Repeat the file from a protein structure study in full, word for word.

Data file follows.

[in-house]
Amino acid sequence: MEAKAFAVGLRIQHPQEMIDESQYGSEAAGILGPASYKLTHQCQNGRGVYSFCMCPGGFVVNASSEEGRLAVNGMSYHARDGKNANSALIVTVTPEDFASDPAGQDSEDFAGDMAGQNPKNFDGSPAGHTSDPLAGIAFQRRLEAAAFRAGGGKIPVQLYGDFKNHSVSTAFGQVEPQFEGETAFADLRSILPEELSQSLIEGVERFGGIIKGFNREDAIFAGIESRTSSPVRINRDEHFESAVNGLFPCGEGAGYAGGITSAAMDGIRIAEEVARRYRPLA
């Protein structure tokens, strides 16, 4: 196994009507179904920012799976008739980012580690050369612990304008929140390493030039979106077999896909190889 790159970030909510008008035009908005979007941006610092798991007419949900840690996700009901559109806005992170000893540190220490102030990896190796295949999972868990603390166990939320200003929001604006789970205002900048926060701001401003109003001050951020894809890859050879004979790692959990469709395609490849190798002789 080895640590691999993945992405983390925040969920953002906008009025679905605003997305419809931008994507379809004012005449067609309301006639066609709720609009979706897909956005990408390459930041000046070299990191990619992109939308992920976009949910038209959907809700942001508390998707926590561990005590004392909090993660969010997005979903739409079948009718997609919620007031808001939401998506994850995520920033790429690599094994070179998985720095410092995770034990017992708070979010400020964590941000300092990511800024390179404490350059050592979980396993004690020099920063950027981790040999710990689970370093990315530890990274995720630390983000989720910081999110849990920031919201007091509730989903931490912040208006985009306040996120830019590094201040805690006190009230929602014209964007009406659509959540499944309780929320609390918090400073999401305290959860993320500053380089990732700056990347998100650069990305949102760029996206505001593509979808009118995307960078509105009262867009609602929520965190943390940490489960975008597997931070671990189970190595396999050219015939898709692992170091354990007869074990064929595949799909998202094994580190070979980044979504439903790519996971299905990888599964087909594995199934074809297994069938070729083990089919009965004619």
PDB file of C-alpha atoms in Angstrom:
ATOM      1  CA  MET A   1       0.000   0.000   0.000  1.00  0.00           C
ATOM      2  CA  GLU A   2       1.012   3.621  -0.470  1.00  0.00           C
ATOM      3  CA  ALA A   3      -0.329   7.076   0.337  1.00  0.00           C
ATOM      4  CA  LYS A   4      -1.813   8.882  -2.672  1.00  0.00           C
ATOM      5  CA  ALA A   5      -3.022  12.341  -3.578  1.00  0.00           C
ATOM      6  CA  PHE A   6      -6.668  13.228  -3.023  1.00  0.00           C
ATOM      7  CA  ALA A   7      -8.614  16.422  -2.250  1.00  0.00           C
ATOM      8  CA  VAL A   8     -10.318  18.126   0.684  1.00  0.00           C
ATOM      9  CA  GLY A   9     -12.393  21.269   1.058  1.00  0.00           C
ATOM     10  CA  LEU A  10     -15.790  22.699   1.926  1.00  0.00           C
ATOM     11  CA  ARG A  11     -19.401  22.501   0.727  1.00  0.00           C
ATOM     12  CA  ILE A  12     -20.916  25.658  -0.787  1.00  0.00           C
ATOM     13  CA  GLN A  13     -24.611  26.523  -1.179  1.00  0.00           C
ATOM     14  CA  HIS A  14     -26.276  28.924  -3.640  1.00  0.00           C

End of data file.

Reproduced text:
[in-house]
Amino acid sequence: MEAKAFAVGLRIQHPQEMIDESQYGSEAAGILGPASYKLTHQCQNGRGVYSFCMCPGGFVVNASSEEGRLAVNGMSYHARDGKNANSALIVTVTPEDFASDPAGQDSEDFAGDMAGQNPKNFDGSPAGHTSDPLAGIAFQRRLEAAAFRAGGGKIPVQLYGDFKNHSVSTAFGQVEPQFEGETAFADLRSILPEELSQSLIEGVERFGGIIKGFNREDAIFAGIESRTSSPVRINRDEHFESAVNGLFPCGEGAGYAGGITSAAMDGIRIAEEVARRYRPLA
């Protein structure tokens, strides 16, 4: 196994009507179904920012799976008739980012580690050369612990304008929140390493030039979106077999896909190889 790159970030909510008008035009908005979007941006610092798991007419949900840690996700009901559109806005992170000893540190220490102030990896190796295949999972868990603390166990939320200003929001604006789970205002900048926060701001401003109003001050951020894809890859050879004979790692959990469709395609490849190798002789 080895640590691999993945992405983390925040969920953002906008009025679905605003997305419809931008994507379809004012005449067609309301006639066609709720609009979706897909956005990408390459930041000046070299990191990619992109939308992920976009949910038209959907809700942001508390998707926590561990005590004392909090993660969010997005979903739409079948009718997609919620007031808001939401998506994850995520920033790429690599094994070179998985720095410092995770034990017992708070979010400020964590941000300092990511800024390179404490350059050592979980396993004690020099920063950027981790040999710990689970370093990315530890990274995720630390983000989720910081999110849990920031919201007091509730989903931490912040208006985009306040996120830019590094201040805690006190009230929602014209964007009406659509959540499944309780929320609390918090400073999401305290959860993320500053380089990732700056990347998100650069990305949102760029996206505001593509979808009118995307960078509105009262867009609602929520965190943390940490489960975008597997931070671990189970190595396999050219015939898709692992170091354990007869074990064929595949799909998202094994580190070979980044979504439903790519996971299905990888599964087909594995199934074809297994069938070729083990089919009965004619």
PDB file of C-alpha atoms in Angstrom:
ATOM      1  CA  MET A   1       0.000   0.000   0.000  1.00  0.00           C
ATOM      2  CA  GLU A   2       1.012   3.621  -0.470  1.00  0.00           C
ATOM      3  CA  ALA A   3      -0.329   7.076   0.337  1.00  0.00           C
ATOM      4  CA  LYS A   4      -1.813   8.882  -2.672  1.00  0.00           C
ATOM      5  CA  ALA A   5      -3.022  12.341  -3.578  1.00  0.00           C
ATOM      6  CA  PHE A   6      -6.668  13.228  -3.023  1.00  0.00           C
ATOM      7  CA  ALA A   7      -8.614  16.422  -2.250  1.00  0.00           C
ATOM      8  CA  VAL A   8     -10.318  18.126   0.684  1.00  0.00           C
ATOM      9  CA  GLY A   9     -12.393  21.269   1.058  1.00  0.00           C
ATOM     10  CA  LEU A  10     -15.790  22.699   1.926  1.00  0.00           C
ATOM     11  CA  ARG A  11     -19.401  22.501   0.727  1.00  0.00           C
ATOM     12  CA  ILE A  12     -20.916  25.658  -0.787  1.00  0.00           C
ATOM     13  CA  GLN A  13     -24.611  26.523  -1.179  1.00  0.00           C
ATOM     14  CA  HIS A  14     -26.276  28.924  -3.640  1.00  0.00           C